E8 00000000 5B 81EB FD148000 8D83 00108000 8983 CC148000
Next, each of the bytes that are specific to locations in this particular file or values that may be unique to this instance of the packer are converted into wildcards and jumps. The bytes that this applies to are shown in red below.
E8 00000000 5B 81EB FD148000 8D83 00108000 8983 CC148000
The resulting byte string with these jumps and wildcards in place is the following.
E8 00 00 00 00 5B 81 EB  8D 83  89 83  8D B3  89 B3 
8B 46 ?? 89 83  8D B3  56 8D B3  56 6A ?? 68  8D BB 
The full YARA rule using this byte string is provided at the end of this blog.
Using the YARA rule written using the process above, a retro-hunt is run in the Titanium Platform. The results of this are a large set of hundreds of malicious DLLs that are all packed and utilize the same unpacker stub found in the second stage of the packed SystemBC sample above. These results in the A1000 are shown in Figure 15. This is a very accurate YARA rule in that there are zero false positives found in the result set.
Figure 15: Retro-hunt Results
This is a moderately large set of files, so unpacking each one to determine what malware family is being delivered would be time consuming. Therefore a strategy for grouping the files into clusters which can then have representative files analyzed is a good idea. One effective strategy for this particular data set is to group the files by import hash. Figure 16 shows all the DLLs that share an import hash in descending size of the groups, but excluding single member groups.
Figure 16: Files Grouped by Import Hash
Each cluster can then be examined to determine if the members of a cluster are in fact all delivering the same unpacked payload. Figure 17 shows one cluster that has two different detection names according to automation. The fuzzy hash, ssdeep, is also shown as a sanity check to make sure that the structure of the files in the cluster are nearly the same.
Figure 17: Cluster of Files Sharing One Import Hash
Two Basic Flavors
Among all these files, there are two basic flavors of packing. The payload binary is written to allocated memory in all cases, but in one case this payload is uncompressed and the other is compressed. The uncompressed payload can simply be dumped directly and then analyzed. However, in the case of the compressed payload, one needs to determine the compression algorithm and then decompress the data before analyzing the resulting binary. This can be done a few different ways. First, the unpacker itself will decompress the binary and overwrite the original DLL's module. After that, the DLL can be dumped and analyzed. Alternatively, one can, as noted earlier, determine the algorithm and decompress the data. However, there is an easier, more straightforward method using the Titanium Platform. The first step is to open the DLL in x64dbg and run the executable up to the entry point. From there, one sets a breakpoint at the return instruction in kernel32.VirtualAlloc. This breakpoint is shown in Figure 18.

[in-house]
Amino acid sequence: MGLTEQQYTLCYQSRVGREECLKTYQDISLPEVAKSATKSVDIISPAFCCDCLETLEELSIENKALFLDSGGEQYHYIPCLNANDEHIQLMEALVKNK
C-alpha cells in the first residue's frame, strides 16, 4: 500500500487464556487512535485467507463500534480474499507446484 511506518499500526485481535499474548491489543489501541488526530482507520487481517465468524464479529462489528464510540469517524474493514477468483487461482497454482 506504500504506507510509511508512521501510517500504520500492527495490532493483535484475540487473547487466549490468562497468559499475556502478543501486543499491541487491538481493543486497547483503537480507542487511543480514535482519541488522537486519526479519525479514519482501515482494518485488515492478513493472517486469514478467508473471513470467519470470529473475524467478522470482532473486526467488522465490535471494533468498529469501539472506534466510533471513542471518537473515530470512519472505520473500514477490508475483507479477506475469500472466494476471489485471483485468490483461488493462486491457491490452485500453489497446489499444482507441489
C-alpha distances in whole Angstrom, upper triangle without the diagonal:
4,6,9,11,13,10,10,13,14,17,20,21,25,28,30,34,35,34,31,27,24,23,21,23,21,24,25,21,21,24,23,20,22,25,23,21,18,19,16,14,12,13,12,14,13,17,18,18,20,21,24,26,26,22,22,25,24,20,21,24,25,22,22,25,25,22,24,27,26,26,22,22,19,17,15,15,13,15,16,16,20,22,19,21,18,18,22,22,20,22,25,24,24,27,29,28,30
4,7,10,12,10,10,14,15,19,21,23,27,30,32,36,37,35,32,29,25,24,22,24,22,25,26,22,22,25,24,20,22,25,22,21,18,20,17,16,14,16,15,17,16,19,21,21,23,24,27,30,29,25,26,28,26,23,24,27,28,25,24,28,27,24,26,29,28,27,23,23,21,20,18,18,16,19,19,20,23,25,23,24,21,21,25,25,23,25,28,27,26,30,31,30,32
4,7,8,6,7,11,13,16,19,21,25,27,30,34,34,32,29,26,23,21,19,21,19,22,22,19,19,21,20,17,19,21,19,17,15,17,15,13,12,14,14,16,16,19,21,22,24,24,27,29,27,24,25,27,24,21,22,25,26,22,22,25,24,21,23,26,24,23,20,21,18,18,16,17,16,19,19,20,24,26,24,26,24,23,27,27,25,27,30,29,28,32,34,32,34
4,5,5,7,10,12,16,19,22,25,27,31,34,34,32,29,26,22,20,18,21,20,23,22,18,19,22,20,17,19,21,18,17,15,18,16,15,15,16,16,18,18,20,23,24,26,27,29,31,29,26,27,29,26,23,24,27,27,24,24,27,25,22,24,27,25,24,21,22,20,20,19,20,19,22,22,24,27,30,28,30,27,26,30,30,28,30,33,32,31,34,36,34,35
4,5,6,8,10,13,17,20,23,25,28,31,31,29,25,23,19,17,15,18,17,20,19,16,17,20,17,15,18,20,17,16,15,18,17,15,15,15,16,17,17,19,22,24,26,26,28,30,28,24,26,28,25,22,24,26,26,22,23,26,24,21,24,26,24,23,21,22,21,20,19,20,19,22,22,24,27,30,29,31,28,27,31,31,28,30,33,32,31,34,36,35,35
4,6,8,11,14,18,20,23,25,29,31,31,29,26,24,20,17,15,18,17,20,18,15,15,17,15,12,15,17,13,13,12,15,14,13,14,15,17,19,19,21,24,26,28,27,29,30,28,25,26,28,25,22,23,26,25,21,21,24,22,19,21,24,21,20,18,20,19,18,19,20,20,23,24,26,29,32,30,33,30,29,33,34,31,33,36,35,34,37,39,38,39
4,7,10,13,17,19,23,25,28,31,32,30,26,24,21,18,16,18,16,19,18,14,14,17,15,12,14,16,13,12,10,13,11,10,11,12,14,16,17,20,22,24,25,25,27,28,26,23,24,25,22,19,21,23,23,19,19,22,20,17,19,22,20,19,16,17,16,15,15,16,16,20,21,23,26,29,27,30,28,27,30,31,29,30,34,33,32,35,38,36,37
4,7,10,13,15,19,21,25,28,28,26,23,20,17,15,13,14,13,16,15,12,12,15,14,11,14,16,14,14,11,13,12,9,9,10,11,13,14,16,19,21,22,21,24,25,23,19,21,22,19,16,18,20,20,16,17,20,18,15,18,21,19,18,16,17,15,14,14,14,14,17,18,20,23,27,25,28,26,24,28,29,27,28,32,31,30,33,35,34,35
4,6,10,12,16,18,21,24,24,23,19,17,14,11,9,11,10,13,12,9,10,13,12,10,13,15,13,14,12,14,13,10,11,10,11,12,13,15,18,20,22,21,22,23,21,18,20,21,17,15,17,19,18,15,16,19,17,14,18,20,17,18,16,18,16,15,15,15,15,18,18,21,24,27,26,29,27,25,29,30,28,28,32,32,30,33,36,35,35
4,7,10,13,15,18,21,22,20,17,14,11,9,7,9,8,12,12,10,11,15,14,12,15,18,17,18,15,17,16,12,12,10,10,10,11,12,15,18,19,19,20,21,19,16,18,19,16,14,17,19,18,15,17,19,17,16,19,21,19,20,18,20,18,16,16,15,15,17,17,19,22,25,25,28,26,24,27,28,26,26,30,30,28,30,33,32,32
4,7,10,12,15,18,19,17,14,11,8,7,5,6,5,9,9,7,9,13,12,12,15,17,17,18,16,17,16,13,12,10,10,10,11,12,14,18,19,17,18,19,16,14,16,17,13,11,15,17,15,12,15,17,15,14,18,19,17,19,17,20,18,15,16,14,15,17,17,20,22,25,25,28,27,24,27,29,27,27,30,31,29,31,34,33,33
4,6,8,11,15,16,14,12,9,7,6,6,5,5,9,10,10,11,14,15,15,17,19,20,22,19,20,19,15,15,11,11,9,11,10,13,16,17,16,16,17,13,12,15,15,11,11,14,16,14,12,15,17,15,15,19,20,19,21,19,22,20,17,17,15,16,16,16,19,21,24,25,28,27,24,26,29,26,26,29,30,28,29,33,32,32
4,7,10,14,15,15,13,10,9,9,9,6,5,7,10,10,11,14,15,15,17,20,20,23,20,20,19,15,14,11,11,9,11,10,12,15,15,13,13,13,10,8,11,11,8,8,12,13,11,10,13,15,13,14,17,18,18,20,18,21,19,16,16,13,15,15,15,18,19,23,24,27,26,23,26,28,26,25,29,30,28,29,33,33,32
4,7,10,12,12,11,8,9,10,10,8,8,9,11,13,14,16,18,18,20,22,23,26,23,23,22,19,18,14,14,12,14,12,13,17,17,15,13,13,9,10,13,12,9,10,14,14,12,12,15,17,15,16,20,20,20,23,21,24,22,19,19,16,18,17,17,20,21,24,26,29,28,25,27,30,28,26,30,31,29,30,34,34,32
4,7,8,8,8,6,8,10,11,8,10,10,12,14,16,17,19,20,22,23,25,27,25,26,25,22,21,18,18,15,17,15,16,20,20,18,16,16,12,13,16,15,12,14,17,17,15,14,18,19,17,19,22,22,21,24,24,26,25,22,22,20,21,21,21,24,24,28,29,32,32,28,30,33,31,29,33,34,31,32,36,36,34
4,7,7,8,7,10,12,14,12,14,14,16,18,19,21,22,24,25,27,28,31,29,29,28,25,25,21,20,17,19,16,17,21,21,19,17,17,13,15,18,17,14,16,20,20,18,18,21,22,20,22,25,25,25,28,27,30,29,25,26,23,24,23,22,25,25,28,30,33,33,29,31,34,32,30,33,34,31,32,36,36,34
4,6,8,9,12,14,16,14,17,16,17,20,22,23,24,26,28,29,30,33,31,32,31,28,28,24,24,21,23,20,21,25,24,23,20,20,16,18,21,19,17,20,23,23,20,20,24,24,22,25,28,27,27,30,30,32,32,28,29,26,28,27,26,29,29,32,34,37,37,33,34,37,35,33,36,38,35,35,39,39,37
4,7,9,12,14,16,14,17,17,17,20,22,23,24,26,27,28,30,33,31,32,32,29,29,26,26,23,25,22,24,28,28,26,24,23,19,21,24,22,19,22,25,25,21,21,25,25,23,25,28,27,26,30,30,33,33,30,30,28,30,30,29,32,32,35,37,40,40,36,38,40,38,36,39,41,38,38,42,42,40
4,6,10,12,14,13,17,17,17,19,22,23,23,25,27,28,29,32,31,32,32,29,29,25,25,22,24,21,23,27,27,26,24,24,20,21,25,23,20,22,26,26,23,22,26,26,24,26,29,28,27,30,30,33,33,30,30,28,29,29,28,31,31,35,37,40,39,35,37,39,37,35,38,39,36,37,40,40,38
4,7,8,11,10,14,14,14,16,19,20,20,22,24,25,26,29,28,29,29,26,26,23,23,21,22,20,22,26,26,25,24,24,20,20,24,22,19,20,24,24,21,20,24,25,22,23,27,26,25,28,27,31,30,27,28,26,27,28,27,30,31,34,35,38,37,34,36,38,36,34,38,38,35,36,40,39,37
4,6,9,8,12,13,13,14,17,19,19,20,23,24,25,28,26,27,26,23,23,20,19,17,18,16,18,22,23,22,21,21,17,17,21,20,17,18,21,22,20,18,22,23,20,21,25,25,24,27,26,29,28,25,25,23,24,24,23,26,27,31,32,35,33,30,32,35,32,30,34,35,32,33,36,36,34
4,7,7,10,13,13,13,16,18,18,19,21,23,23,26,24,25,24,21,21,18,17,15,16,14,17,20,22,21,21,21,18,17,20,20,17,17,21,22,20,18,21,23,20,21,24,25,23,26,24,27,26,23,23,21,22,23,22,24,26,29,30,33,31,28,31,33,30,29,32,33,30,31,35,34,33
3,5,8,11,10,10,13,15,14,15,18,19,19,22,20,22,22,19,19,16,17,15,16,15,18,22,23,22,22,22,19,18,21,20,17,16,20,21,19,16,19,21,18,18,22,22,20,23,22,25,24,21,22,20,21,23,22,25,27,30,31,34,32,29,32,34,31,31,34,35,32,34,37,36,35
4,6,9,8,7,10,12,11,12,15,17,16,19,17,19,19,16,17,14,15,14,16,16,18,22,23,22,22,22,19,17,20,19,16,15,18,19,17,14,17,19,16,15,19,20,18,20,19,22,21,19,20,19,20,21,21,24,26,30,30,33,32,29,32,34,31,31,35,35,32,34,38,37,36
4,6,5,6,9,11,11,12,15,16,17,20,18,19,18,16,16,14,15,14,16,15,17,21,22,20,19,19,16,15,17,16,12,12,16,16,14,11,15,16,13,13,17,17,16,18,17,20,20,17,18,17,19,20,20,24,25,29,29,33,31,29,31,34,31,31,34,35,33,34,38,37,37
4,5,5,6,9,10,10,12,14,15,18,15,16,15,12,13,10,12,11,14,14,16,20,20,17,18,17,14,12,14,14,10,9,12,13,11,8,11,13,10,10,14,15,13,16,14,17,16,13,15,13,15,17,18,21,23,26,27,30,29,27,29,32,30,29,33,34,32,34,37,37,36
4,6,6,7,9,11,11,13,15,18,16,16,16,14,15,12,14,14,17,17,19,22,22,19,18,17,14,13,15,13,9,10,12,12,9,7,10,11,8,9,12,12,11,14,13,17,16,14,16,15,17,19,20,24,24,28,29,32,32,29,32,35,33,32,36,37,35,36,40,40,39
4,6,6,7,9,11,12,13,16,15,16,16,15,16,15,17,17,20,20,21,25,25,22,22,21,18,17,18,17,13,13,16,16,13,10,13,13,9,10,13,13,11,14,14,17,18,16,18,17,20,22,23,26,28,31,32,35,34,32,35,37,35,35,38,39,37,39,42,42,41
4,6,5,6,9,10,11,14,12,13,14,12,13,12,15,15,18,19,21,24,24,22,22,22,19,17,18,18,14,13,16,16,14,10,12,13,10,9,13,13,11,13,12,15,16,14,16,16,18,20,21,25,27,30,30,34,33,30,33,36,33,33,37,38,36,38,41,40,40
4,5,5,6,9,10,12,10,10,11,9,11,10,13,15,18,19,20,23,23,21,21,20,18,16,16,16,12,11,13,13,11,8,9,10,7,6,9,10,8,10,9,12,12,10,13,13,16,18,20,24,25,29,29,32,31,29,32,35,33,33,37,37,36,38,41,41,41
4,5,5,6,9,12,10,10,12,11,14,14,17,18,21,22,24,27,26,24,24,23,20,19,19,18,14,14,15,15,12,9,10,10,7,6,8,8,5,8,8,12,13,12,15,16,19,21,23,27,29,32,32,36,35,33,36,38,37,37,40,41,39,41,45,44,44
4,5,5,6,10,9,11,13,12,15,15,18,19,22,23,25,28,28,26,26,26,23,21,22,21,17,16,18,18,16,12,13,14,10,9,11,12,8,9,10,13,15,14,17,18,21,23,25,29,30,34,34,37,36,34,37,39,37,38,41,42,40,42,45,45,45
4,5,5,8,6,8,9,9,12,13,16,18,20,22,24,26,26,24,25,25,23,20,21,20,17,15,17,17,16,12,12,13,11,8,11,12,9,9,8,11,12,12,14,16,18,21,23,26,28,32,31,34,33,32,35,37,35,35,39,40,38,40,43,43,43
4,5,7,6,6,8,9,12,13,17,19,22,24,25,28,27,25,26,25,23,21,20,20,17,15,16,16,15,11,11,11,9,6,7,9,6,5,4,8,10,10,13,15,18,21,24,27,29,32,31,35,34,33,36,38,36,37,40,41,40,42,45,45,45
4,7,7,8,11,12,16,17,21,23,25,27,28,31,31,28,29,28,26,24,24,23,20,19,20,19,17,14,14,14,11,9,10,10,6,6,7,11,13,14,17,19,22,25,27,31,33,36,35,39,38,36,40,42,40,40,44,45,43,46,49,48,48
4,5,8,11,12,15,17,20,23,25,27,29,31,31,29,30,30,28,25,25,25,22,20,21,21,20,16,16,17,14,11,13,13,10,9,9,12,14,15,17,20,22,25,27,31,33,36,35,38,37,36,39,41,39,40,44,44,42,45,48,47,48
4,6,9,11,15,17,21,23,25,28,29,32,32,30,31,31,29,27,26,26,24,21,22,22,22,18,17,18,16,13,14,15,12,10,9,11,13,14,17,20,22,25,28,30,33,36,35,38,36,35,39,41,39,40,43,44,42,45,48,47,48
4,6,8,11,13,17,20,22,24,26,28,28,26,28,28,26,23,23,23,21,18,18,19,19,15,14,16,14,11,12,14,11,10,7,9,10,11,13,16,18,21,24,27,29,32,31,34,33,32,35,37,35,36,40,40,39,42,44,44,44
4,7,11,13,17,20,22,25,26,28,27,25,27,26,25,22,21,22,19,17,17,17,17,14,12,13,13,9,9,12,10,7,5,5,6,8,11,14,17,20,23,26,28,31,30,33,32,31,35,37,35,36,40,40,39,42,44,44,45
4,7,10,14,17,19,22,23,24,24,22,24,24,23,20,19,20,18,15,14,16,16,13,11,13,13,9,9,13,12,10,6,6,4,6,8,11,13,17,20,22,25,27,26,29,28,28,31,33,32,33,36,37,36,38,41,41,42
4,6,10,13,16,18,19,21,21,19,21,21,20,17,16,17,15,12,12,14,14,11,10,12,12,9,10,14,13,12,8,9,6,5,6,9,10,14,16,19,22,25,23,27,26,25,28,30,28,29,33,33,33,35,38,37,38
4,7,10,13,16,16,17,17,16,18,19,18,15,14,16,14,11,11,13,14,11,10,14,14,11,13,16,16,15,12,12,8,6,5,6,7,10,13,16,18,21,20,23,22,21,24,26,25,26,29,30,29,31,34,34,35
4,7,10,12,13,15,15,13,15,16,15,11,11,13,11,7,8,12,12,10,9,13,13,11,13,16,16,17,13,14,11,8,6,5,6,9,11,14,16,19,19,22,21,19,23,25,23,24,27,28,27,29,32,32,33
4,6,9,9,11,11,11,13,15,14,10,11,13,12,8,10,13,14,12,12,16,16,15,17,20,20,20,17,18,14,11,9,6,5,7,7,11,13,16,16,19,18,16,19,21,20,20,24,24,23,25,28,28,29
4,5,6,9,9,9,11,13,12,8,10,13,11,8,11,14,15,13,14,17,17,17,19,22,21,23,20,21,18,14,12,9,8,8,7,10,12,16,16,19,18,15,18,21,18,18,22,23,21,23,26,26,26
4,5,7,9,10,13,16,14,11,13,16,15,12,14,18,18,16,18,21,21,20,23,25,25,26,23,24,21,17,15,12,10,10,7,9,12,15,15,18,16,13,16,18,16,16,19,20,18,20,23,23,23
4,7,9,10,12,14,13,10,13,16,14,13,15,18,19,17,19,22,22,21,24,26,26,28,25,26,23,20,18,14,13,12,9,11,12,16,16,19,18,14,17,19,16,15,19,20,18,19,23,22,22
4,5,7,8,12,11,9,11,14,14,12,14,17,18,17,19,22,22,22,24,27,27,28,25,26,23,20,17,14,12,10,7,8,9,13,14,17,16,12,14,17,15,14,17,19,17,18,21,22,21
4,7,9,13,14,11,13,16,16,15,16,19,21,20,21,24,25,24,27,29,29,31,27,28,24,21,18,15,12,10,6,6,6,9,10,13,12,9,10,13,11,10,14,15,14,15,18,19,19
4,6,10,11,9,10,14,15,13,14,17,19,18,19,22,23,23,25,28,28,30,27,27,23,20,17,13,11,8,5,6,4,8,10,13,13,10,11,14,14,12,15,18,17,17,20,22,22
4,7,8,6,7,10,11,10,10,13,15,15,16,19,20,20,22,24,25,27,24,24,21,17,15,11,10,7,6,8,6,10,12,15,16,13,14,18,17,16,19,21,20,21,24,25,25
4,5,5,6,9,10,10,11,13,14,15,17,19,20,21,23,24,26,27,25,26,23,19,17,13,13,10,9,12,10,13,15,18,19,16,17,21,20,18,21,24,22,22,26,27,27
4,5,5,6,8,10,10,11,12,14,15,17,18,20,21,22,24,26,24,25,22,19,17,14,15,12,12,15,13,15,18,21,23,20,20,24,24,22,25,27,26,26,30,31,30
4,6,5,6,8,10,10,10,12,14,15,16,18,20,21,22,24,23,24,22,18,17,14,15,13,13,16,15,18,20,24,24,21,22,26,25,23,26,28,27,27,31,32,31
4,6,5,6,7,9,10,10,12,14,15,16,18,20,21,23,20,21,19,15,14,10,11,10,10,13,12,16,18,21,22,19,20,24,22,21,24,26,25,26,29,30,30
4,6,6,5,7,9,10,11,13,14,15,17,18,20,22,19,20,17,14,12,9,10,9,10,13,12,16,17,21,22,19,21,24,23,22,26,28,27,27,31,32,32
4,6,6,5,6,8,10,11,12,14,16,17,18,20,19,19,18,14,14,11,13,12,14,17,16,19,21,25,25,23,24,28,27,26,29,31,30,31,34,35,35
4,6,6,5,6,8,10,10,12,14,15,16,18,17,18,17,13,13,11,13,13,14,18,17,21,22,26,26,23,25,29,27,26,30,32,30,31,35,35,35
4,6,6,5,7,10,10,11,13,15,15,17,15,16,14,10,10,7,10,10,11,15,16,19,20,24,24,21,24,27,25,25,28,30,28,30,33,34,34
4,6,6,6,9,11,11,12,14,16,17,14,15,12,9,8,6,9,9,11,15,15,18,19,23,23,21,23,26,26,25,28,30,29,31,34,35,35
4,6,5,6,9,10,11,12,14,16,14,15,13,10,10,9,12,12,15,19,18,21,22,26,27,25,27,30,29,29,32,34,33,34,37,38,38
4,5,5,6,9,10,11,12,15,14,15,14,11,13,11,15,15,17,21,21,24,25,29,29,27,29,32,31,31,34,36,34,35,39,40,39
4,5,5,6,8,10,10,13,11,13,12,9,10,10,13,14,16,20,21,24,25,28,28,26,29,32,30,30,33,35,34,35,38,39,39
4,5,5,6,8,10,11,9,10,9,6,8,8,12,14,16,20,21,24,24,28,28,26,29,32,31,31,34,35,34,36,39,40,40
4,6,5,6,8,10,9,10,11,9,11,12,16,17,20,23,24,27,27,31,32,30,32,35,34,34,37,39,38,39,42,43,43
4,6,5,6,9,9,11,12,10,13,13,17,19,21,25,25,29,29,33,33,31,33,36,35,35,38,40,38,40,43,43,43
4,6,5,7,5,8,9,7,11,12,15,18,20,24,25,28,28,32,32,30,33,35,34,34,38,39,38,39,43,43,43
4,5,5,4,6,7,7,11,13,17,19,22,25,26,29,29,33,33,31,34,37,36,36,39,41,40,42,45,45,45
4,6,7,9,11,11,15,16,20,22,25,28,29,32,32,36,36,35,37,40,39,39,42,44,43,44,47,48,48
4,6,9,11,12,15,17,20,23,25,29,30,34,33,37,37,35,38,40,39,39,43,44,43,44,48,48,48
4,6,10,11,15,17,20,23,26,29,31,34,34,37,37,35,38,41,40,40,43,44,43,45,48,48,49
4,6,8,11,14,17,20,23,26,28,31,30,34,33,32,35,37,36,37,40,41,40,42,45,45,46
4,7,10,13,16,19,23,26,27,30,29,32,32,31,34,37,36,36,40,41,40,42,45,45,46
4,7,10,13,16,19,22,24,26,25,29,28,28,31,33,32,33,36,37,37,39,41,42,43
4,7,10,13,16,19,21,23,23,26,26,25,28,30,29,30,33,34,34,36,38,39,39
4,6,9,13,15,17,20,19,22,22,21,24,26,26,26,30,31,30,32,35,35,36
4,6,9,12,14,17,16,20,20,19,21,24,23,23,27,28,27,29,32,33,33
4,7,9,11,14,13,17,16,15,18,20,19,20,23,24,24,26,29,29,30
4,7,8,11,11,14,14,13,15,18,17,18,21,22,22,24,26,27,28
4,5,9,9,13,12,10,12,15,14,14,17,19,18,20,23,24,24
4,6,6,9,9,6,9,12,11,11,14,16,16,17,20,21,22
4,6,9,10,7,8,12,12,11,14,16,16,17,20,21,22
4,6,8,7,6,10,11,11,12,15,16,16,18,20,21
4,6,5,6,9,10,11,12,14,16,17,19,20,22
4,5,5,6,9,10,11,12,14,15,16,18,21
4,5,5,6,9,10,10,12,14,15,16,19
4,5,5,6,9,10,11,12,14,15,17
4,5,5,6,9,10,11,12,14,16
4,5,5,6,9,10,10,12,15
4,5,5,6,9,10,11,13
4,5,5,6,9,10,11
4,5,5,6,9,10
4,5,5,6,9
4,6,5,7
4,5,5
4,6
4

Figure 18: Breakpoint on VirtualAlloc
Once set, run the file until that breakpoint is reached. When execution is on this return instruction, observe the address of the newly allocated memory in the EAX register. An example of this is shown in Figure 19 with the address of the newly allocated memory highlighted.
Figure 19: Newly Allocated Memory
Once execution has arrived at this point, set one more breakpoint on VirtualProtect. The reason for waiting until execution is deep into the unpacker stubs before setting the breakpoint on VirtualProtect is that often there are benign calls to VirtualProtect that one would need to pass over before even getting to the initial VirtualAlloc, and that can get tedious.
For each call to VirtualAlloc, follow that new memory address in x64dbg's dump then run to the next call to VirtualAlloc. Each time examine the new data that is written to the allocated memory. This is where eventually the payload binary is written to. In the first flavor of unpacking mentioned above, it will be crystal clear when the MZ magic number along with the DOS stub appear in the allocated memory. However, the second flavor where the payload is compressed will also be quite recognizable, if not a bit garbled. An example of this compressed flavor is shown in Figure 20.
Figure 20: Compressed Payload
This is where the Titanium Platform comes in handy. Just dump this memory to a file and upload it to the A1000. After it has been analyzed, navigate to the extracted files and drill into the extracted file until the payload DLL is revealed. This extracted DLL is shown in Figure 21.
Figure 21: Decompressed Payload
Analysis of all the clusters of DLLs in the retro-hunt results in this manner, along with all the import hashes with only one file, reveals that this unpacker code has been used to deliver many malware families over the past year. These families include Ursnif, IceID, DanaBot, Dridex, Zloader, HanciTor, Valak, and a single example of TrickBot. A full list of file hashes in clusters by payload malware family is provided below.
A full list of file hashes in clusters by payload malware family is provided here.